When Personal and Professional Branding Clash, Everybody Loses

Think about the last get together you had with a group of friends. Maybe you discussed sports, fashion, or the latest episode of your favorite reality TV show.

Now picture the last face-to-face meeting you had with your boss or a professor.

Did any of these topics come up in conversation? Probably not.

Social media allows friends, colleagues, clients, superiors, and millions of other interesting people to read and participate in the same dialogue. This hyper-connectedness presents a potential problem for social media users and employers who are both active in the digital space.

Authenticity is critical to success in social media. But there is a distinction between accurately representing your personal and professional self. Chats among friends, photos from parties and opinions about current news, politics, or other issues that appear on accounts used for both business and personal networking can make it difficult to distinguish professional commentary from personal conversation. This ambiguity can cost both employers and employees. Companies may suffer reputation damage, and employees may lose their accounts or even their jobs.

How can workers and companies coexist on social media? Consider making protected accounts for personal connections and public accounts for business-related news. If your company has a social media policy in place, follow it. Plain and simple.

The bottom line, think about this before you post something: if you were out to lunch with your employer and a client, would your post be an appropriate conversation starter? Unless your response is an emphatic “Yes!” think about keeping your views private. It could save your job.

The author of this article is Steve Murray (@PRbySteve), who is a 2010 Strategic Communications graduate of Elon University. His PR experience has included working for an agency and as a social media intern for a national nonprofit organization. Feeel free to e-mail him at stephen.murray99@gmail.com.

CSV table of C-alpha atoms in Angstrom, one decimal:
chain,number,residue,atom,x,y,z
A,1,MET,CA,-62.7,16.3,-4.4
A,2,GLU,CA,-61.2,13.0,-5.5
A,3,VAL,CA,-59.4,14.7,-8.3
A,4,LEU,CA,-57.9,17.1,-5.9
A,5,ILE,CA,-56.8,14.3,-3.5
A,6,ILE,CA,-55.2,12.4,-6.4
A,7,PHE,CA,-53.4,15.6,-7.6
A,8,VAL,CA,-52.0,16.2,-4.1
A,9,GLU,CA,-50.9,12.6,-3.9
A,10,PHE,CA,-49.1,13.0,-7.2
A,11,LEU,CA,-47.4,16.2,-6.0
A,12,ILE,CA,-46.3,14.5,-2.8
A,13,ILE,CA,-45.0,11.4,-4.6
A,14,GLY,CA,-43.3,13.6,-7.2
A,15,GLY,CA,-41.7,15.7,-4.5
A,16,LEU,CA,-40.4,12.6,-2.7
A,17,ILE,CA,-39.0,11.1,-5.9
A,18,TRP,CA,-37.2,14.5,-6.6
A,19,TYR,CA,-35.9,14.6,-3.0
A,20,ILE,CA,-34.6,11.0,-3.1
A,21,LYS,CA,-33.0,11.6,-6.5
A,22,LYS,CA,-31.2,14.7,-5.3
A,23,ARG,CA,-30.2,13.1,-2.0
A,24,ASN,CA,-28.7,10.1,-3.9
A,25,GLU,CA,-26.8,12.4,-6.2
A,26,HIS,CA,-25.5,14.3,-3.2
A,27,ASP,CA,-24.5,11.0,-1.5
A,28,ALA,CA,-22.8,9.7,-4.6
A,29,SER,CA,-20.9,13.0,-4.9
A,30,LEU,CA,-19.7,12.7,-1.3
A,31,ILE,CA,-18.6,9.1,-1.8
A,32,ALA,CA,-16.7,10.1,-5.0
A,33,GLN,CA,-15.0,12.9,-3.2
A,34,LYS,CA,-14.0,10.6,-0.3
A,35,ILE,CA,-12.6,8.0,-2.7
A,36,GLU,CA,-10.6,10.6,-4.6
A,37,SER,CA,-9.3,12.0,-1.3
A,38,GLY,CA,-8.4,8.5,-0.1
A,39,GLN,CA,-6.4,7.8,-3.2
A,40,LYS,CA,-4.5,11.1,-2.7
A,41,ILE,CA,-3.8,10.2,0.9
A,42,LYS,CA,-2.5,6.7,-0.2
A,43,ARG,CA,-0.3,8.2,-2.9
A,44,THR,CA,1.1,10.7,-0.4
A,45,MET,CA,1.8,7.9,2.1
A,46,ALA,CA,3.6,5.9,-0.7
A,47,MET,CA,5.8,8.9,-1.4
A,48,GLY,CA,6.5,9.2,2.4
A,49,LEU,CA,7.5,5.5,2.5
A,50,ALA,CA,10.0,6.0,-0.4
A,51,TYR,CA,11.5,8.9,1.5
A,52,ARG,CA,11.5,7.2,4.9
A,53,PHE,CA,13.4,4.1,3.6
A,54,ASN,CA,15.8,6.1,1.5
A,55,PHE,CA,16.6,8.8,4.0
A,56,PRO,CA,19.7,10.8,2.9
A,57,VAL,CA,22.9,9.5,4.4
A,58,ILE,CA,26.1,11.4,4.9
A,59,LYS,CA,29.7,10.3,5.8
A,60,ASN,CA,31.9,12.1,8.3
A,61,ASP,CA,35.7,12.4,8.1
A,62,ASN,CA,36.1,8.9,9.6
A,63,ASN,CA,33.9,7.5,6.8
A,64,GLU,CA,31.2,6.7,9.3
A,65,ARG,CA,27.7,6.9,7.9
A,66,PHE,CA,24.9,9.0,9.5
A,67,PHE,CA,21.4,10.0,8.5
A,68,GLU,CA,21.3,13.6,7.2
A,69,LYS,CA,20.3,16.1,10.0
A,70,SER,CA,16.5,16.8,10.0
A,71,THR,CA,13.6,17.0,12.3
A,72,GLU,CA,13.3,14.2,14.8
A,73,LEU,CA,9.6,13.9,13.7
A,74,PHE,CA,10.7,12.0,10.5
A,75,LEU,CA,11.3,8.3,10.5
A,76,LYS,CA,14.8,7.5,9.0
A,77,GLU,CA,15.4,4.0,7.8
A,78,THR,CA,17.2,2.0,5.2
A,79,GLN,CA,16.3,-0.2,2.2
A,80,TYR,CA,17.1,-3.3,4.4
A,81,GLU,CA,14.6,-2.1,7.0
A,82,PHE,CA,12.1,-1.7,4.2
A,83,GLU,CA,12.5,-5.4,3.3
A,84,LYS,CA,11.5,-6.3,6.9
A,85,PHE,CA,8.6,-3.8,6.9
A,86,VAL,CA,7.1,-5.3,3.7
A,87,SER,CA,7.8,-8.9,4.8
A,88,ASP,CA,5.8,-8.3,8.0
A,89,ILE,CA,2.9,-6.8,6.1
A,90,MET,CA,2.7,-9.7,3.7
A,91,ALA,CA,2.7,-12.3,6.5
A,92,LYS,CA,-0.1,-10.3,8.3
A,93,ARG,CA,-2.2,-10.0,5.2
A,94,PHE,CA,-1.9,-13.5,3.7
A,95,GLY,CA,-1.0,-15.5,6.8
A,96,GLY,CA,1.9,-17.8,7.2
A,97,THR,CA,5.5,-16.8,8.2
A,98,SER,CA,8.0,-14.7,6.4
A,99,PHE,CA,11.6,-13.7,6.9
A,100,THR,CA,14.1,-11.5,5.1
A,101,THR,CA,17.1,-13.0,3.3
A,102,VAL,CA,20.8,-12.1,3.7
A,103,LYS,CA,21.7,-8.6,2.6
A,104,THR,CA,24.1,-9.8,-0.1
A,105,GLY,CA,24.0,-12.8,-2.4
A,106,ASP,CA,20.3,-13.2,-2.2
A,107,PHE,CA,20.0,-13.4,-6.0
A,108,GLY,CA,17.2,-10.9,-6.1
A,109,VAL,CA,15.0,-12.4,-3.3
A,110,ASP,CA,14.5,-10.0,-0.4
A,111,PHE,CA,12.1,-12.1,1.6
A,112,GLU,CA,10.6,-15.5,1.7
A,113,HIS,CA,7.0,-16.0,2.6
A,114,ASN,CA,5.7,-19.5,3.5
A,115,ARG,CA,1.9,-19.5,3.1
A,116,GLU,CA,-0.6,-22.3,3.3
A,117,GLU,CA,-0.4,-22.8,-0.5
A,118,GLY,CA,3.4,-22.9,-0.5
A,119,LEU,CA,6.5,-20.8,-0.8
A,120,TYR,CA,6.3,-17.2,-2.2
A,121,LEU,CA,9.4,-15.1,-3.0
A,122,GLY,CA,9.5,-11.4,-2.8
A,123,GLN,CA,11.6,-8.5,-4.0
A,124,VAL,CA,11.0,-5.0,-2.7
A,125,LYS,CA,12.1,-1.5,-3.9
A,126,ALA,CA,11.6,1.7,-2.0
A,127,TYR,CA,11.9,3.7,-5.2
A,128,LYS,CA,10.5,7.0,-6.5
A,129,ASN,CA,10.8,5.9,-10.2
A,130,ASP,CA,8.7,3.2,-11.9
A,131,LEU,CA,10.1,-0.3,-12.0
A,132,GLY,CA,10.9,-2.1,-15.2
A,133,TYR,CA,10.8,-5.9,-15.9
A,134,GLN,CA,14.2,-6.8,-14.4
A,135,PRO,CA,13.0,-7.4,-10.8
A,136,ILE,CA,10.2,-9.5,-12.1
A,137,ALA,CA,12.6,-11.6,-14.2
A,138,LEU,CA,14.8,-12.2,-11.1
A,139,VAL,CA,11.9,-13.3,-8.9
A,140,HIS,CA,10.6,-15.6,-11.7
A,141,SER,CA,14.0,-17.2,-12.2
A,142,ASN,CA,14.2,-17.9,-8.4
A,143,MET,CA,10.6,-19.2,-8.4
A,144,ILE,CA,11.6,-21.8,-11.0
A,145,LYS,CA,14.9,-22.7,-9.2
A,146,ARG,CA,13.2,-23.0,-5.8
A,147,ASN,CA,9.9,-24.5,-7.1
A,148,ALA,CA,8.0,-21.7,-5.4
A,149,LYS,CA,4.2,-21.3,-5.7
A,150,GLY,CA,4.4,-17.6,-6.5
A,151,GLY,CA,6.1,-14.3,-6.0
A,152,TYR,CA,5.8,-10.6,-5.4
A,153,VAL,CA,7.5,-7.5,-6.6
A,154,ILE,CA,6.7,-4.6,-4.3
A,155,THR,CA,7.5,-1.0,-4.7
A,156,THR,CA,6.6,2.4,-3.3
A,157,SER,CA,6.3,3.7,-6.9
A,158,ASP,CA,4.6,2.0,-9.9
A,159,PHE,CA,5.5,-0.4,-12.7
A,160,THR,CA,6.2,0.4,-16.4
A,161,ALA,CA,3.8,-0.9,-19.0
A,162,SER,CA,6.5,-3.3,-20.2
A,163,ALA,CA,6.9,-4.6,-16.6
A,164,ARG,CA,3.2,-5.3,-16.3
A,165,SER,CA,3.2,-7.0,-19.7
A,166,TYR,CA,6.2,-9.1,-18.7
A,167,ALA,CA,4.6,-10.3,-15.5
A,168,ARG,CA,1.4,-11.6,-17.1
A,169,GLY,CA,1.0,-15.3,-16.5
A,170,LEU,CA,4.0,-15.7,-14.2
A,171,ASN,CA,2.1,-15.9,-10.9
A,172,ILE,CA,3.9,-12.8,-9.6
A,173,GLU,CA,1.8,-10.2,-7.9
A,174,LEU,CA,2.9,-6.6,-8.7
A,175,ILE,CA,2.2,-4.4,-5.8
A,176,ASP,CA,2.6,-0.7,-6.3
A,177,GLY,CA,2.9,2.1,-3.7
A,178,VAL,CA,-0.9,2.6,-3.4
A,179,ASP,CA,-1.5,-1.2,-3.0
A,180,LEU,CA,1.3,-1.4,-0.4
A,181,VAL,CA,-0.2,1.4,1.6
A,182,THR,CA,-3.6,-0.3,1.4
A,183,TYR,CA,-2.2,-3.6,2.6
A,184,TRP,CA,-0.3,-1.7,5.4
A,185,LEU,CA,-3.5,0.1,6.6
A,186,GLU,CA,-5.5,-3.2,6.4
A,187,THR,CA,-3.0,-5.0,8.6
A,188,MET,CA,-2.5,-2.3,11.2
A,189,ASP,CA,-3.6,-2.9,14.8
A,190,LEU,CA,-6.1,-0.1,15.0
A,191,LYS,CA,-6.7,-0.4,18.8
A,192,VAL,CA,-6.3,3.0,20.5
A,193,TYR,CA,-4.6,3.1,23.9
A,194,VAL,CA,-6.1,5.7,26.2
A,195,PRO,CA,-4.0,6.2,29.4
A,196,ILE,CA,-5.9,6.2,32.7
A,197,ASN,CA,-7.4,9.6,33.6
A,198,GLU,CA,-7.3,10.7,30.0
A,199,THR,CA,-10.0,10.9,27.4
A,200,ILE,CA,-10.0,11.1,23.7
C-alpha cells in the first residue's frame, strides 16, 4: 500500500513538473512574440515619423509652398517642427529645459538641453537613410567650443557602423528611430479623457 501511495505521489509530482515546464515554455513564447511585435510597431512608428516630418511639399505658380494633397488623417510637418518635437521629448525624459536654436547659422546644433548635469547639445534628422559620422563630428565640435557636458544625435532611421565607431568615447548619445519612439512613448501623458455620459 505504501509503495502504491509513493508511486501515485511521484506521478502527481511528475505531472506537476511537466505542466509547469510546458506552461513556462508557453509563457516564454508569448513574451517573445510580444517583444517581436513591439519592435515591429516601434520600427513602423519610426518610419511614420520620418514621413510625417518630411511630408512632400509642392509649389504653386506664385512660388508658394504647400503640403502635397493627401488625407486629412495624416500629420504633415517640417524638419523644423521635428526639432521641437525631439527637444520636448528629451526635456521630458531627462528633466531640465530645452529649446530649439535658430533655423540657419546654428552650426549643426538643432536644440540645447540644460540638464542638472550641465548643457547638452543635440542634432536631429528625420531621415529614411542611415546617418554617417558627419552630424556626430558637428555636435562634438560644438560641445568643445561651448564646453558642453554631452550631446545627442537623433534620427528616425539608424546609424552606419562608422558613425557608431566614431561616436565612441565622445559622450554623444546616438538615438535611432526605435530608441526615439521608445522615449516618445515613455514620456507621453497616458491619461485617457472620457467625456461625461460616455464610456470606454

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2 comments on “When Personal and Professional Branding Clash, Everybody Loses

  1. Great post. What happens when your clients “friend” you? Traditionally, Facebook was for private/non-work social friends and events however if a client requests your friendship can you turn them down?

    Depending on the type of relationship that client is seeking (i.e.; to be your friend) I say no. So you limit your profile and hope for the best. Unfortunately, there may come a time when you forget to limit a photo album or a link/conversation on your wall lets them know a little more than you would like.

    The good news is, most employers if they are good about knowing their clients know that this could be an issue. They are willing to work with you to make the best of the situation and support you.

    Then again I am not talking about keg stands…so who knows.

    • Hi Laney,

      Thanks! You raise a great question about what to do when clients want to connect with accounts used for personal networking. I agree with you that it’s probably not a good idea to turn down a client’s request. As you said, it’s your own mistake if you don’t limit your sharing capabilities and spread information you didn’t intend to.

      You’re right about employers – most recognize the power of social media and the fact that most employees are active in the digital space and either have good SM policies for the company as a whole or are able to provide guidance for specific situations.

      Thanks for reading!

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